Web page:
Frequently Asked Questions about xtacacs
Last updated Jan 5, 1998
This FAQ on xtacacs is written by
Vikas Aggarwal and is relevant mostly to the version of
xtacacsd maintained at
www.netplex-tech.com (also at ftp.navya.com).
It does not attempt to be a complete faq on the protocol, just answers
the commonly asked questions on my version of the software.
- Running xtacacsd
- WTMP & UTMP files
- Password file
- How do I troubleshoot XYZ problem ?
- You MUST look at your syslog output
xtacacsd writes extensive debugging output to the local6
syslog facility (unless changed while compiling). Each stage of
the process is traced in this debug output. Just change the
log level in your /etc/syslog.conf file (or equivalent) so that
it logs messages at local6.debug to a file and send
a HUP signal to your syslogd daemon. Then increase the debug
level in your xtacacsd-confg file and send a TERM signal
to xtacacsd. If the debug syslog messages are not obvious, you
can email the messages to
email@example.com. Remember however, that this is an
unsupported free software product.
- What is TACACS/XTACACS ?
- Originally defined in RFC-xxx, TACACS is a protocol where
a user dials into a terminal server, and enters a username and
password on the terminal server. The terminal server then sends
this username and password to a Unix host, which sends back an
OKAY or DENY based on whatever tests (normally password check)
it needs to do.
XTACACS is an extension to the TACACS protocol (developed by
Cisco) which permits sending and authenticating SLIP/PPP
requests, CHAP/ARAP authentication etc. also.
- How is this version of xtacacsd different from
- This version of xtacacsd has been maintained and developed
by Vikas Aggarwal (firstname.lastname@example.org) along with support from
many others. It is an enhanced version of the original software
from Cisco, and supports a lot of additional features that are
desirable in such a package (see FEATURES
for the list of additional features.
- I have different users on different systems
(multiple Unix servers)!
- If you have multiple Unix hosts and different password files on
each Unix system, then you can do one of the following:
- List all the Unix tacacs servers on the Cisco configuration.
The Cisco will query the next server in its list if the first
xtacacsd server does not respond in the "timeout" interval
(3 seconds by default). Then run the xtacacsd server on each of
the Unix hosts. You should use QUIETNOUSER in the
config file so that the first xtacacsd server does not respond
if the user does not exist. The disadvantage is that the user
will see long delays before the server asks the next Unix host
in its list.
- List all the xtacacsd hosts, and do as listed above. However,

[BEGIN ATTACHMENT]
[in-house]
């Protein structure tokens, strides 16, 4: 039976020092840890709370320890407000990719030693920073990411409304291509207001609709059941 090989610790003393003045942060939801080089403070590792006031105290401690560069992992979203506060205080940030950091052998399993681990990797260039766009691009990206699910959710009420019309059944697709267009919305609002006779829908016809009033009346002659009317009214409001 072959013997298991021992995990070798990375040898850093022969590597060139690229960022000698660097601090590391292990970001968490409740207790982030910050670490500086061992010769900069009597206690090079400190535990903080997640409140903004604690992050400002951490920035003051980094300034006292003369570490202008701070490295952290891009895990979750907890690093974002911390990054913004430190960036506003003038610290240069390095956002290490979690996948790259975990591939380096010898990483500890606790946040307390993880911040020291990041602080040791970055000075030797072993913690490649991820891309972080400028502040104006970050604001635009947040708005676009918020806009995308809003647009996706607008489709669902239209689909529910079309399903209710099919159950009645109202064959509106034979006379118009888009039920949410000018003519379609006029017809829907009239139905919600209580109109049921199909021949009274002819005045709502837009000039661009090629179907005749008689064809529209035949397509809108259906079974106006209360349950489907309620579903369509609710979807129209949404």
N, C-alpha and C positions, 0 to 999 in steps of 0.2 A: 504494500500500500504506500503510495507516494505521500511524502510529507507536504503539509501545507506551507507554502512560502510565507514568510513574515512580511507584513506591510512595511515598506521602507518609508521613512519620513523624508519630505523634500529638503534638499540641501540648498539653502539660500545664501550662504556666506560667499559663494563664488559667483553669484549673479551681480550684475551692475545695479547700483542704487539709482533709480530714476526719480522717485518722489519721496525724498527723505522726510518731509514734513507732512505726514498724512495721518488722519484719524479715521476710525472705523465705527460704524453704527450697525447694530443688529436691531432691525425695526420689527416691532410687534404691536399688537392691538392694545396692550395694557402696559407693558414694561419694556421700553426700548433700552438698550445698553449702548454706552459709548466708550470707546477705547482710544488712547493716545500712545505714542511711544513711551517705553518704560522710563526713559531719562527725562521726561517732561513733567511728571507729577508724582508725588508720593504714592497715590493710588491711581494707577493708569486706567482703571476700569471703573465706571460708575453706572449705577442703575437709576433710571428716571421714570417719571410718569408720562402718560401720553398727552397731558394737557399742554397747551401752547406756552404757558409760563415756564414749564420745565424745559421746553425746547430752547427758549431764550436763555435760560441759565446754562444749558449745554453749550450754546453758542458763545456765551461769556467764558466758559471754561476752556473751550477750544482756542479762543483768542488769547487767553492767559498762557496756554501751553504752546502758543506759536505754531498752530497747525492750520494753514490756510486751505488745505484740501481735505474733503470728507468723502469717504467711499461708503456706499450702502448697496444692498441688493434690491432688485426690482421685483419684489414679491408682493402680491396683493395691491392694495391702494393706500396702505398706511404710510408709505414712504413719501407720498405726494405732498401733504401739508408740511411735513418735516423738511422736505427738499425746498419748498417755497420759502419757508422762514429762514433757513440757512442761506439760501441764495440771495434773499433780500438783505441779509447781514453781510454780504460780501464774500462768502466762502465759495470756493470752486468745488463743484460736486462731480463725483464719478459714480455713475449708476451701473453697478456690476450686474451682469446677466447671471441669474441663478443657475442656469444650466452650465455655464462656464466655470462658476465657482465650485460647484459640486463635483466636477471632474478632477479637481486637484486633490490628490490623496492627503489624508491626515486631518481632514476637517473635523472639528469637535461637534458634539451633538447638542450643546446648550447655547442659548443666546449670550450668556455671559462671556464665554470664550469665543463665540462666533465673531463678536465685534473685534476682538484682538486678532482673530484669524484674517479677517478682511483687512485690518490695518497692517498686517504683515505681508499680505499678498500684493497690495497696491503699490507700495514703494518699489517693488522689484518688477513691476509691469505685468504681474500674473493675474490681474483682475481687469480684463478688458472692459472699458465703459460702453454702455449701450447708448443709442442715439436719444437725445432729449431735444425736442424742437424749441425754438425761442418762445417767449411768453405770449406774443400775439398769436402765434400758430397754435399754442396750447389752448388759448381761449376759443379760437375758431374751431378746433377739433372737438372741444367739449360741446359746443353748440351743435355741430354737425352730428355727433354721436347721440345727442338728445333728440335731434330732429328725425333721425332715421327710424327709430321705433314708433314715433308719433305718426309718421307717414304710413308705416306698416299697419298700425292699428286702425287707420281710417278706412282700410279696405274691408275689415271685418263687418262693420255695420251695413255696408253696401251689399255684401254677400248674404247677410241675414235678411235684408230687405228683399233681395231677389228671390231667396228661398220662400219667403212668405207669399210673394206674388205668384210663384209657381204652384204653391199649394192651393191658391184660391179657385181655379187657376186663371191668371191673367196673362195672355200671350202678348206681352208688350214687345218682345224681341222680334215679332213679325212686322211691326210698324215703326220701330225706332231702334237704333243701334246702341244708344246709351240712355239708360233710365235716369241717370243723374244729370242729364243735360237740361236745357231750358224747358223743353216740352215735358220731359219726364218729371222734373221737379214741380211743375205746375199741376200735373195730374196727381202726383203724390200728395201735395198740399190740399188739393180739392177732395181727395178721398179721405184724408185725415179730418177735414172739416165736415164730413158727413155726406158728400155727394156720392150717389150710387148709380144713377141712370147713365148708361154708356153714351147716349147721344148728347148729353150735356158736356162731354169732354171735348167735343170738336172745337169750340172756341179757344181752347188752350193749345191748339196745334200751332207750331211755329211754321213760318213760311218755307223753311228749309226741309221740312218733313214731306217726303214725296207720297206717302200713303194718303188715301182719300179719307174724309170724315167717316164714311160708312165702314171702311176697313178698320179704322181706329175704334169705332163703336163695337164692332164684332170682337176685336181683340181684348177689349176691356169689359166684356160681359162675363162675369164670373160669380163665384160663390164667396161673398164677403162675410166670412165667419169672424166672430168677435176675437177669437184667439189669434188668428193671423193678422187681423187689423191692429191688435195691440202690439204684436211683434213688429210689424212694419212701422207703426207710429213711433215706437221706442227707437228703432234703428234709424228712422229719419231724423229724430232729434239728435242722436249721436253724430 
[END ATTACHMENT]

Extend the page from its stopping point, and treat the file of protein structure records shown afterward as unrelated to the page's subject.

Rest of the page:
tell all your users to use directed xtacacsd requests (by
specifying user@host instead of only the user
at the Username prompt).
- Copy over the password file from the other Unix systems
periodically and specify the alternate password files in the
xtacacsd config file (this will work only if the password
encryption scheme is the same on all the Unix hosts whether DES
or otherwise. This is the most preferred method.
- Should the server be run out of inetd or
Use the inetd mode always except for testing purposes. Since
you cannot specify too many command line arguments in the
inetd.conf file, you must specify only the location of the
xtacacsd config file and list all the options here.
- Server exits with socket operation on a
non-socket when run.
xtacacsd normally assumes that it is running out of inetd, and
you are probably running it from your Unix shell without the
-s option. Either run from the command line with the
-s option for standalone mode, or else run out of inetd.
- Server exits with address already in use
You already have an entry in inetd.conf for xtacacsd and are
trying to run it from the command line also. Either comment
out the line in inetd.conf and restart inetd or else dont try
running it from the command line.
- Server keeps exiting after some time
- Look in the log files for any error messages. Unless you see
any error message, the 'dying' of the server is normal.
The server exits after a period of inactivity (if nobody logs in
or logs out for more than 15 minutes) and will restart
automatically when a new request comes in while running out of inetd.
- What are UTMP & WTMP files ?
- The utmp file on Unix systems keeps track of the users
currently logged on the system, as opposed to the wtmp
file which lists all the logins and logouts in the life
of the current file. xtacacsd maintains its own wtmp and utmp files
distinct from the Unix system's files (which are usually in /etc/).
- What are the fields in the wtmp file ?
- The wtmp file in xtacacsd uses an extended utmp structure
which has a comment field in addition to the typical system's
utmp structure. In v4.1 of xtacacsd, this comment field contains
one of the following (in order of availability):
Primary Password file group ID
SLIP logout hostname
- How do I roll over my WTMP files (or how do I
create a new wtmp file at the end of the month) ?
- You can use the provided tacupd program to
your wtmp files (this will close out all current sessions
in the current wtmp file and re-open them in the new wtmp file).
Note the backquotes and NOT reqular quotes used in the
kill -HUP `cat /etc/xtacacsd.pid` # flush out wtmp file
mv wtmp.ascii wtmp.`date+%m%y` # rename current file
tacupd -A -R -w wtmp.`date+%m%y` -u utmp > wtmp.ascii
kill -HUP `cat /etc/xtacacsd.pid`
- What are 'inaccurate' entries in taclast
- The normal sequence of login and slip entries from a Cisco router
if a user logs in and issues a PPP command are as follows:
SlipOn-SLInn # when the user goes into SLIP mode
Logout-TTYnn # note this is AFTER SlipOn, and almost
SlipOff-SLInn # when user logs off (disconnects)
If any of the corresponding entries for Login or Logoff is lost
due to the server being down or due to heavy load, then an
inaccurate entry is generated. In such cases, the way taclast
accounts for the missing entry is as follows:
Login-A Logout-A Login-B Logout-B # normal
Login-A _ Login-B Logout-B # assume Logout-A just
Login-A Logout-A _ Logout-B # assume Login-B right